This chapter was an invited contribution to the first of three significant volumes, published in French, about poetry in the twentieth century. Each chapter presents one poet and analyses the particularities of their creative practice. This chapter analyses the important position occupied by Henri Michaux in both literary and artistic worlds. Creative stances in his output are identified which are arguably typical of twentieth-century creators, such as his suspicious attitude towards language, but also others that emphasise his iconoclasm and his desire to remain a marginal figure. This chapter comments on the violent, oppositional tone and subject matter of his early poetry, on affinities with his literary and artistic contemporaries, on the possibility of exorcism through language and the word and the more contemplative nature of his later publications. It also examines his infamous experimentation with hallucinogenic substances and his quest for a universal language throughout his artistic and literary career. This analysis leads to the conclusion that it is the space between which characterises Michaux’s work: between writing and drawing, science and mysticism, refusals and exorcism. This article offers a clear overview and analysis of Michaux’s contribution to twentieth-century poetics and brings my own work to a wider, French-reading, public.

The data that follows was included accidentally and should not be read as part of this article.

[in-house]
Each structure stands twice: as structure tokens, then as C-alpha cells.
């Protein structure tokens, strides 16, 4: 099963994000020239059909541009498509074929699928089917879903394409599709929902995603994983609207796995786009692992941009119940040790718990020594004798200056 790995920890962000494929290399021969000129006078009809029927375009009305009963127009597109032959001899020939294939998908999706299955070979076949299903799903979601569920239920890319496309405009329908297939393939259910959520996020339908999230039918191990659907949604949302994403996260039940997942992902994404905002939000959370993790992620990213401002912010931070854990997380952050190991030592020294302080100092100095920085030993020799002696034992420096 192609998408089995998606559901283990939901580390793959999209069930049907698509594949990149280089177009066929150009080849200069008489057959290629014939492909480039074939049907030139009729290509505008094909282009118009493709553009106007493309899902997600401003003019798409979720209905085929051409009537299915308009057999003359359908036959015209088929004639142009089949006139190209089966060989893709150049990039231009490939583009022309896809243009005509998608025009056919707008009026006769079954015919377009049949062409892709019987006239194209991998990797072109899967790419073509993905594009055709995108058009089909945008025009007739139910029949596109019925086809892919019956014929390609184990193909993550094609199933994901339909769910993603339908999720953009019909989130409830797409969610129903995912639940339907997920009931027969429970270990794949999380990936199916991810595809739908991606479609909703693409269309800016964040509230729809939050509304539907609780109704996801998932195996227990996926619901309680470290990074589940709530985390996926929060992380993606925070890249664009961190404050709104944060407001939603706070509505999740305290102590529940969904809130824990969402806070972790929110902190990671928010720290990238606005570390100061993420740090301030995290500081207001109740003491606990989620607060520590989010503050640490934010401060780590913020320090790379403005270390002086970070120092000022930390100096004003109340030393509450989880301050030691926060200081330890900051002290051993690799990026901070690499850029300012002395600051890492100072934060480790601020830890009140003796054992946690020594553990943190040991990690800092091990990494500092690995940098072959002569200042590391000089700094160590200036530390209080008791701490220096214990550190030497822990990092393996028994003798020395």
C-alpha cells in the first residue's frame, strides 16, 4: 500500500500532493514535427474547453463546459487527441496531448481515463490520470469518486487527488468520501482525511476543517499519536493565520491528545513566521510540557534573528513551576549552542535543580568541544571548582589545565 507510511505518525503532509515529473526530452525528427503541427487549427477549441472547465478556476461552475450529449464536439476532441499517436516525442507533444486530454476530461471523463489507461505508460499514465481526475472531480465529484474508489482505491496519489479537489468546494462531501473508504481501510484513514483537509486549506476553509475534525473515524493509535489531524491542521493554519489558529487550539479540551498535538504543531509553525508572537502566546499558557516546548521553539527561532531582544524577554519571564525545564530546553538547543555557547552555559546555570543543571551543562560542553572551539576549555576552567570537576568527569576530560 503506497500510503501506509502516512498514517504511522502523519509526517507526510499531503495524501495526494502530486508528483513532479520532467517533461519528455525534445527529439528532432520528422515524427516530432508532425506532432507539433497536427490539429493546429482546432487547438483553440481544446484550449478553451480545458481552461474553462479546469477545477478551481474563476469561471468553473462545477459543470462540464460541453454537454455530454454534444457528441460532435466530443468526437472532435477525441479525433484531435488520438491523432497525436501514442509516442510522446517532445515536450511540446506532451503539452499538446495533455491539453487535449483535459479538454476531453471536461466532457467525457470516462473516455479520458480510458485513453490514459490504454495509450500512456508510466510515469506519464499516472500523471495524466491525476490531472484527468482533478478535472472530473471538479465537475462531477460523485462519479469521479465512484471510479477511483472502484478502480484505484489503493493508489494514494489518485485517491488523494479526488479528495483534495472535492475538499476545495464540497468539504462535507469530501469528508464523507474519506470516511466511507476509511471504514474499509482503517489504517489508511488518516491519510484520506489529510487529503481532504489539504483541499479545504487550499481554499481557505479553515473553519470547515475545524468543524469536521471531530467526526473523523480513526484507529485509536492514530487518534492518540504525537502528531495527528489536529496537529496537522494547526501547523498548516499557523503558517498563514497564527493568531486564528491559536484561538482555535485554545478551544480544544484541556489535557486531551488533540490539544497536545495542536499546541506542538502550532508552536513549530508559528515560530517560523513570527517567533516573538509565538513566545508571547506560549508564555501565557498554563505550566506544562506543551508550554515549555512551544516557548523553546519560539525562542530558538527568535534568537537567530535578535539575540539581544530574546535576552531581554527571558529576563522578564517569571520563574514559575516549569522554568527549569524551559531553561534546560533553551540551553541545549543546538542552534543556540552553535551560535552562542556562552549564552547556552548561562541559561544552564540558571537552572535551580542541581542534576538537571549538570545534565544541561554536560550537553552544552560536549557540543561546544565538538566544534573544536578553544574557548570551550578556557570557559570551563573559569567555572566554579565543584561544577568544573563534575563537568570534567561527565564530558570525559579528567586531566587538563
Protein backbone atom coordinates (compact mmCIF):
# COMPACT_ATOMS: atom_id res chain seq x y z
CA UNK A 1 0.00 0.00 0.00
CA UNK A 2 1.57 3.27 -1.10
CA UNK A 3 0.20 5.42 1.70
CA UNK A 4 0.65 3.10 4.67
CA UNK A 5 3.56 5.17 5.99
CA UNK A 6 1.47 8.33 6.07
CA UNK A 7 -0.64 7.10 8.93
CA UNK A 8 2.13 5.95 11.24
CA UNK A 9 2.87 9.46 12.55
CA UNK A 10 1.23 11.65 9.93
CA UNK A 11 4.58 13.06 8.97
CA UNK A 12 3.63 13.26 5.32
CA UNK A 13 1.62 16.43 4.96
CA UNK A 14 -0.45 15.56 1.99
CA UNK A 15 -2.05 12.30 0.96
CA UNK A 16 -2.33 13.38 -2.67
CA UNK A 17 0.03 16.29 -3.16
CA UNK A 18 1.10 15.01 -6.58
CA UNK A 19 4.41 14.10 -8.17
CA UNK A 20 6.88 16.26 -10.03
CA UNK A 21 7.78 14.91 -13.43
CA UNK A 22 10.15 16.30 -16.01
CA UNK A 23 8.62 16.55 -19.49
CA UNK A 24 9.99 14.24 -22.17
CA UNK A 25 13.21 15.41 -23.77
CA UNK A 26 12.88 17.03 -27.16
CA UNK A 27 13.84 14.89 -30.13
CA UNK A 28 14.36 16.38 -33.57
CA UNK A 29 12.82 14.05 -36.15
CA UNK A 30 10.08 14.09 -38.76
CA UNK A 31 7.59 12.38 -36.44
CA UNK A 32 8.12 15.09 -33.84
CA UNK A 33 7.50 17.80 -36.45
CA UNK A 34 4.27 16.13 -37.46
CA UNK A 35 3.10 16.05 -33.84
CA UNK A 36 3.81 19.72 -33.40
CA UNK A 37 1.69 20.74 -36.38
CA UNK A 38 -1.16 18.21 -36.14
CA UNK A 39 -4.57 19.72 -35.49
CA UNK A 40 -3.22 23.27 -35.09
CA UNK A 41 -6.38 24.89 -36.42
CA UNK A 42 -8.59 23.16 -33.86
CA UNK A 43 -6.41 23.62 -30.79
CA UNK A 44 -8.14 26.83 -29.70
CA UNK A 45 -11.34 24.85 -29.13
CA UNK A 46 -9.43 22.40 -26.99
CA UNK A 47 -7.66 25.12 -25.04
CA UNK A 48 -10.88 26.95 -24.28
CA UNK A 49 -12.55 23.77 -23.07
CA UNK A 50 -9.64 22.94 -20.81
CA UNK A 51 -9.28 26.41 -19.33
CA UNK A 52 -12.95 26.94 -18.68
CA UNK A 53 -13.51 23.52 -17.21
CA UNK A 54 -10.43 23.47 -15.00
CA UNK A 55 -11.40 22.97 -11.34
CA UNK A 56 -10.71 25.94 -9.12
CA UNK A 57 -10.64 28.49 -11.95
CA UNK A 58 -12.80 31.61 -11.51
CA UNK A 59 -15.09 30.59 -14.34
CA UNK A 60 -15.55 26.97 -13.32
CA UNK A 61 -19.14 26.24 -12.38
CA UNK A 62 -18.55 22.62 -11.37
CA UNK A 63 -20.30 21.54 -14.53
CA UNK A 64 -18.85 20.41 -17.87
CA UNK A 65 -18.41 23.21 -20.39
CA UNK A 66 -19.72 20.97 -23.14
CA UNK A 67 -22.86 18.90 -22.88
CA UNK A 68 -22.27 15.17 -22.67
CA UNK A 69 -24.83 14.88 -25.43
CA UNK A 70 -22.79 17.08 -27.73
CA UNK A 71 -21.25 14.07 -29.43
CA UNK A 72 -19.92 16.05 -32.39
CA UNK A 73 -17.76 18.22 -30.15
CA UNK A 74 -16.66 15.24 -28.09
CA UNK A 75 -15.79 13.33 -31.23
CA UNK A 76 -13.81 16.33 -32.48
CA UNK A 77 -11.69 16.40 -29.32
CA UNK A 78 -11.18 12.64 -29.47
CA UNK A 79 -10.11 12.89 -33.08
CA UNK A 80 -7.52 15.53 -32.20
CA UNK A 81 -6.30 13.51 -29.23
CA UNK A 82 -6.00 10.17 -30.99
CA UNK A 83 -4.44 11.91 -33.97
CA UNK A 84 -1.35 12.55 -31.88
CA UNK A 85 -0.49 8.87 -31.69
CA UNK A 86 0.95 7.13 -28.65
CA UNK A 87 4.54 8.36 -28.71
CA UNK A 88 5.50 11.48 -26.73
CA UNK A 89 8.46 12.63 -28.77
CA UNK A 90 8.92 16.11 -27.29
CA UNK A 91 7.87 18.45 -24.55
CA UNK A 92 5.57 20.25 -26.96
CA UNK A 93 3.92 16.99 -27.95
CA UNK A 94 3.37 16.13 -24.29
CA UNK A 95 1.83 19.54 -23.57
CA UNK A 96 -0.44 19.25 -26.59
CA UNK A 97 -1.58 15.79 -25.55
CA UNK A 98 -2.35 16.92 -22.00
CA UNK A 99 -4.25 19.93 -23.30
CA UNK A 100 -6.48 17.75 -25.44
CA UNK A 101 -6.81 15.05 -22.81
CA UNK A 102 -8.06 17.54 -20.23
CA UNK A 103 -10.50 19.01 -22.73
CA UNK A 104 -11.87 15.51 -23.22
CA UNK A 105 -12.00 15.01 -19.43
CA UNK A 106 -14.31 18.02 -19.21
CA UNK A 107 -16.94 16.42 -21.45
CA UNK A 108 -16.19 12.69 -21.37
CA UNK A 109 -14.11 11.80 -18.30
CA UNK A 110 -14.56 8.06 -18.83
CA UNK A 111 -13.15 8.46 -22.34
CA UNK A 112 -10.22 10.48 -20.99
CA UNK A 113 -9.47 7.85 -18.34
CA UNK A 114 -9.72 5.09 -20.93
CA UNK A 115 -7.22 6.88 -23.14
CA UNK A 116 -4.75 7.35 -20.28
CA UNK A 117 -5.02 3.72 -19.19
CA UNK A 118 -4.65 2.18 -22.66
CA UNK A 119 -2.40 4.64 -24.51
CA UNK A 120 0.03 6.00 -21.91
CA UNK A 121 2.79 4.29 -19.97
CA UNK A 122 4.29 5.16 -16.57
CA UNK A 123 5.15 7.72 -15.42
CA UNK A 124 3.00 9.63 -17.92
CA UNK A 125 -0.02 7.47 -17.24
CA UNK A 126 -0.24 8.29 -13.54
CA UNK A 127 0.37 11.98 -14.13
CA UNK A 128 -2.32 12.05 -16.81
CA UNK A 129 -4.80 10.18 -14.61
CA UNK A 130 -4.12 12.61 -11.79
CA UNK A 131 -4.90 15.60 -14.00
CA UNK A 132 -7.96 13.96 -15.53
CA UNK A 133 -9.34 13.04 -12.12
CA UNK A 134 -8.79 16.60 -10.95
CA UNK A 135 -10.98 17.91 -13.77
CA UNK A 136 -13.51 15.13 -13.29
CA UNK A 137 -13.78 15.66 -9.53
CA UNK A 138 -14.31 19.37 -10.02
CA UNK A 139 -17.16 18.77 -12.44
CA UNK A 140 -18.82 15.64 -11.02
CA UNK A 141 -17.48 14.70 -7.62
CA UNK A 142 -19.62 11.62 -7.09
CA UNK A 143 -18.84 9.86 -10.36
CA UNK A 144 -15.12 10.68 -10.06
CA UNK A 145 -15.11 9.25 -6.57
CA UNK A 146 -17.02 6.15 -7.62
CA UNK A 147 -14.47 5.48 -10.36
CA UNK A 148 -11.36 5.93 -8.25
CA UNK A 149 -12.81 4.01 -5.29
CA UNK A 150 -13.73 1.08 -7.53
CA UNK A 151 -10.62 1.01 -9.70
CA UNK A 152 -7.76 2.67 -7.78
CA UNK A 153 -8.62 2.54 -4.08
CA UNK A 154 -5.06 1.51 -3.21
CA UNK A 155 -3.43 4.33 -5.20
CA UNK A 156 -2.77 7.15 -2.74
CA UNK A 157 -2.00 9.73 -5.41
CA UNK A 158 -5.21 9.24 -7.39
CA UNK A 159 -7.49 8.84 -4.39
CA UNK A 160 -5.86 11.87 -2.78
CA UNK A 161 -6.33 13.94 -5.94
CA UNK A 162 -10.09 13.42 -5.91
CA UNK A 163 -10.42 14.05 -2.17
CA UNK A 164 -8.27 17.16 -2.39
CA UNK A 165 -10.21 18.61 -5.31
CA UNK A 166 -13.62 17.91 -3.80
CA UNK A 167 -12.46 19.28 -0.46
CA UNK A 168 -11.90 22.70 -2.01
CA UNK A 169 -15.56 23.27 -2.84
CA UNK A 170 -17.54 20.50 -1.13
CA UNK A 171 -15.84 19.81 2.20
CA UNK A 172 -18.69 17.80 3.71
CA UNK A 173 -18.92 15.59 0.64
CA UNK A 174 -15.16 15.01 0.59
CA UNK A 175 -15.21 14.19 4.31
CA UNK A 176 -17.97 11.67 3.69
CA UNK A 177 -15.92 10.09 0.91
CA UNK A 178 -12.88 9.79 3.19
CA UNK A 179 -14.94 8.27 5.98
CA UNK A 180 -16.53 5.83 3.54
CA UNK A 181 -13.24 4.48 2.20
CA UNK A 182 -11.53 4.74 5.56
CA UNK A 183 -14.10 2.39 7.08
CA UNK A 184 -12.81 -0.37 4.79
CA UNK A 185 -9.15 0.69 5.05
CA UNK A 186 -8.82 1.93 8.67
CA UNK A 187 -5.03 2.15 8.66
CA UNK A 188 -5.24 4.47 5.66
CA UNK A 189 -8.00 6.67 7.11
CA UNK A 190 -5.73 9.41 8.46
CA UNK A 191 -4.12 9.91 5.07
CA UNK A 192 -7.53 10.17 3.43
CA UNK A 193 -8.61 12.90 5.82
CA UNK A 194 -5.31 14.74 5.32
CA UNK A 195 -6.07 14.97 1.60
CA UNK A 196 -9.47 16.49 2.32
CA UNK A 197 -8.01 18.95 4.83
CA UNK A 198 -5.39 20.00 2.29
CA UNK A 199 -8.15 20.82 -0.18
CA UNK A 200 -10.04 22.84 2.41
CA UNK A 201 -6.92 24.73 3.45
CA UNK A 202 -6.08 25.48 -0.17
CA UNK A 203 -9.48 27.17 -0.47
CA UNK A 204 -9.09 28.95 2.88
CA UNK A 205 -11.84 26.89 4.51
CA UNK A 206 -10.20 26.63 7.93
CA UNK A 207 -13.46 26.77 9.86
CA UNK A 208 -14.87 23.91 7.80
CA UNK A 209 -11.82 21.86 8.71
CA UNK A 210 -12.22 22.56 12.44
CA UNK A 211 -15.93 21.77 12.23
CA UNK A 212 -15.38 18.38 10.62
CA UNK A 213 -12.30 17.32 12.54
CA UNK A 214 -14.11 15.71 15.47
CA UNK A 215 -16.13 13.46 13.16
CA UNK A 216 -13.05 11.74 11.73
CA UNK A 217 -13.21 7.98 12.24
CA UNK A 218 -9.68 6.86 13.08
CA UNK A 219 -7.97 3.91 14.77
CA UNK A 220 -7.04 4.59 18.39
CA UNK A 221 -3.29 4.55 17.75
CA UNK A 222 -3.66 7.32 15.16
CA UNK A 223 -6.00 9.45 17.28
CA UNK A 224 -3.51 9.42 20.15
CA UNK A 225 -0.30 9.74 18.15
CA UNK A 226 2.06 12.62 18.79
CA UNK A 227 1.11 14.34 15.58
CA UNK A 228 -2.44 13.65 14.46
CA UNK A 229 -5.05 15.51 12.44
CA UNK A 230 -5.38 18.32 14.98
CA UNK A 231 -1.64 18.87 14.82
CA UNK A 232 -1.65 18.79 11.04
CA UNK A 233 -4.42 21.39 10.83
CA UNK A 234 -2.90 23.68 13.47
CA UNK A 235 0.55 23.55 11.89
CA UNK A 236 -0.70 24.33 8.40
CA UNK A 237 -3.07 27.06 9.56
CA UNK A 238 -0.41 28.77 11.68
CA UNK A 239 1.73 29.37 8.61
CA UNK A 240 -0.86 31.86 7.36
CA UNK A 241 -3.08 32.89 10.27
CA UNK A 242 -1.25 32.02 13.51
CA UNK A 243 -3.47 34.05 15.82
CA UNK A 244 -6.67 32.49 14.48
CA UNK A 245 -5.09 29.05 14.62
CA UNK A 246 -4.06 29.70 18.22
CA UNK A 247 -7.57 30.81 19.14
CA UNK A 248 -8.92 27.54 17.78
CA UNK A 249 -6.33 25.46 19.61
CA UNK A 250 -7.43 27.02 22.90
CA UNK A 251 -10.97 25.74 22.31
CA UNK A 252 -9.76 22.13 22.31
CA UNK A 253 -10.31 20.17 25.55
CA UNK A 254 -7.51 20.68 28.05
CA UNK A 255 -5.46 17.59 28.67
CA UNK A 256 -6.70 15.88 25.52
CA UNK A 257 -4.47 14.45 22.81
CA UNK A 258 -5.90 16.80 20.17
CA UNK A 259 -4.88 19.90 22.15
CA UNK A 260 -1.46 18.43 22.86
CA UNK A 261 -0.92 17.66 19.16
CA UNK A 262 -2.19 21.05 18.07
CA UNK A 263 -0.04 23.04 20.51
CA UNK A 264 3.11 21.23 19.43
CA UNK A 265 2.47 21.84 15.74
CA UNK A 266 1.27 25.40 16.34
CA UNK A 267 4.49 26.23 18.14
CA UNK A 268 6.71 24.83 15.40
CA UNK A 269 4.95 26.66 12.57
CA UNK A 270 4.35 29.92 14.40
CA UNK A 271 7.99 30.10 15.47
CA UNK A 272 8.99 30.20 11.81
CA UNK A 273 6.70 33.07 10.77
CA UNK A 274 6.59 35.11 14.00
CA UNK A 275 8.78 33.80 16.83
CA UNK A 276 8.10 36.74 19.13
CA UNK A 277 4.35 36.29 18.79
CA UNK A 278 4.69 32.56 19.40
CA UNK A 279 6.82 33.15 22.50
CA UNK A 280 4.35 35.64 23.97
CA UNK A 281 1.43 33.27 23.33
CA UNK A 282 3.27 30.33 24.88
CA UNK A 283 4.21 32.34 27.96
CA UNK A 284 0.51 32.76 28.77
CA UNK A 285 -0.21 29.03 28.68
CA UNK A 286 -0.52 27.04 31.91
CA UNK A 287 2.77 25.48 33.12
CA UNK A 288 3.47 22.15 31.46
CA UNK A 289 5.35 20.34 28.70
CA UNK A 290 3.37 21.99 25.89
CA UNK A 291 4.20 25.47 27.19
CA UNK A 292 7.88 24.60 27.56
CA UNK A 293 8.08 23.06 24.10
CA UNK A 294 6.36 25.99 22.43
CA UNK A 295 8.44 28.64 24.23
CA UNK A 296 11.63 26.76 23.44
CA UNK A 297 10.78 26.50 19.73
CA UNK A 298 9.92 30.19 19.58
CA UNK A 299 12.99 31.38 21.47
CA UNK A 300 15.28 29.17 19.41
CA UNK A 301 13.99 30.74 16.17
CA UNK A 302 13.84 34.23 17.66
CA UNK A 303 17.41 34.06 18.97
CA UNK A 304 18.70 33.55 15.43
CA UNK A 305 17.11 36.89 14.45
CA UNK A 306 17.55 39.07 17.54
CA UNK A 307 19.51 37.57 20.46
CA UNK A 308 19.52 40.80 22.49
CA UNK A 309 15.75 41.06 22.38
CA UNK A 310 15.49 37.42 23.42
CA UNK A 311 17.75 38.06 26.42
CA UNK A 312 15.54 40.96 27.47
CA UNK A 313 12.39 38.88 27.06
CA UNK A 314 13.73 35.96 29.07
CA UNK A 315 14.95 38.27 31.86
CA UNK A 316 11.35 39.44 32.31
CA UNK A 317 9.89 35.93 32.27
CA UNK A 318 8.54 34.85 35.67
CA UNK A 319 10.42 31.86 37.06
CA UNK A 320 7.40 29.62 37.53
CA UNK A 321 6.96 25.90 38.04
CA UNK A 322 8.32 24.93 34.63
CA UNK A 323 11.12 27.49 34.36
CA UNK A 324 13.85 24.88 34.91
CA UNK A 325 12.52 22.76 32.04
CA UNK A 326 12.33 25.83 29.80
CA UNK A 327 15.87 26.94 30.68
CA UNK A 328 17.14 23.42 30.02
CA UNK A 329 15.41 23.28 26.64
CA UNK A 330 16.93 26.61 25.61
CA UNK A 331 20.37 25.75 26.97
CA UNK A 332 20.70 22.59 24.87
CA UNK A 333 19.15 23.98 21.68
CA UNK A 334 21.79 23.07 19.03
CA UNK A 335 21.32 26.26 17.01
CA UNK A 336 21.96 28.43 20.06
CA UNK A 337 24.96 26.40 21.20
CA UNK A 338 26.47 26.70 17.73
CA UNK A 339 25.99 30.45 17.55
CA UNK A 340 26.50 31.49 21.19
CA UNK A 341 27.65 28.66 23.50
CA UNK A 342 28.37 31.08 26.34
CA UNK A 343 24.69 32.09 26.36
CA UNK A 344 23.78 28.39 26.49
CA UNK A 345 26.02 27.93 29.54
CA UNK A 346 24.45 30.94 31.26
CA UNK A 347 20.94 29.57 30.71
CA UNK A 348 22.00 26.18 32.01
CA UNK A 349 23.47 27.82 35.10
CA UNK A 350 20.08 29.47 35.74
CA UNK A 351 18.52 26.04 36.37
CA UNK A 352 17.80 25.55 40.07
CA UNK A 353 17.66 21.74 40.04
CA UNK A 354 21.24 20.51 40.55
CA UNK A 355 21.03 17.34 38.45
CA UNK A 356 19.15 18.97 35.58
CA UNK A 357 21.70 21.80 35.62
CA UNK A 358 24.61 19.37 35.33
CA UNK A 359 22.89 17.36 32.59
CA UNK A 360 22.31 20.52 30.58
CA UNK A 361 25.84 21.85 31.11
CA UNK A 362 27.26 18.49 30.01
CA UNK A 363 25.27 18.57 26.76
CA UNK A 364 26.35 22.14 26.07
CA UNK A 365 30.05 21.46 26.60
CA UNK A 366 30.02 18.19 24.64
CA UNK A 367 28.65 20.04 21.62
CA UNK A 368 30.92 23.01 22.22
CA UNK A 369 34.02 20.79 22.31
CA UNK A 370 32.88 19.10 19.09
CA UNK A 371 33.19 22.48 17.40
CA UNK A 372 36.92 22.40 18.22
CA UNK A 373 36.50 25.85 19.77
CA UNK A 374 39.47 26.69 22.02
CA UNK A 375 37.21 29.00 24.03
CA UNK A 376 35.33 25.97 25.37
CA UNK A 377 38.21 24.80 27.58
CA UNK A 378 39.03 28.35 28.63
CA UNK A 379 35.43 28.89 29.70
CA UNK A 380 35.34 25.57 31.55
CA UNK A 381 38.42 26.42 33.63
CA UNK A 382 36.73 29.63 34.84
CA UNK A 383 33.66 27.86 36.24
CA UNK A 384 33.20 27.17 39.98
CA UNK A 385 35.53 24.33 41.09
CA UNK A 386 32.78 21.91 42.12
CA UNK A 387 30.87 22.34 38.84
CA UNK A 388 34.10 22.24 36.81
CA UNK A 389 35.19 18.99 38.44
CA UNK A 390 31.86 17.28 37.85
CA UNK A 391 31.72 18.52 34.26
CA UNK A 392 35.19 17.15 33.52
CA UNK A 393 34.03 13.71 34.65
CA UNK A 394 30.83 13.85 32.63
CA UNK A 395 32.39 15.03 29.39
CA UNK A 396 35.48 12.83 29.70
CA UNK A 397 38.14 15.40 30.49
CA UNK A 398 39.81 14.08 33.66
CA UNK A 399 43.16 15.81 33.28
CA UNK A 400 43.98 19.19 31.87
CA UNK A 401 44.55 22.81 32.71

|Title of host publication||Regards sur la poésie du XXe siècle|
|Publisher||Presses universitaires de Namur/Editions namuroises/Editions poiêtês|
|Number of pages||22|
|Publication status||Published - 2009|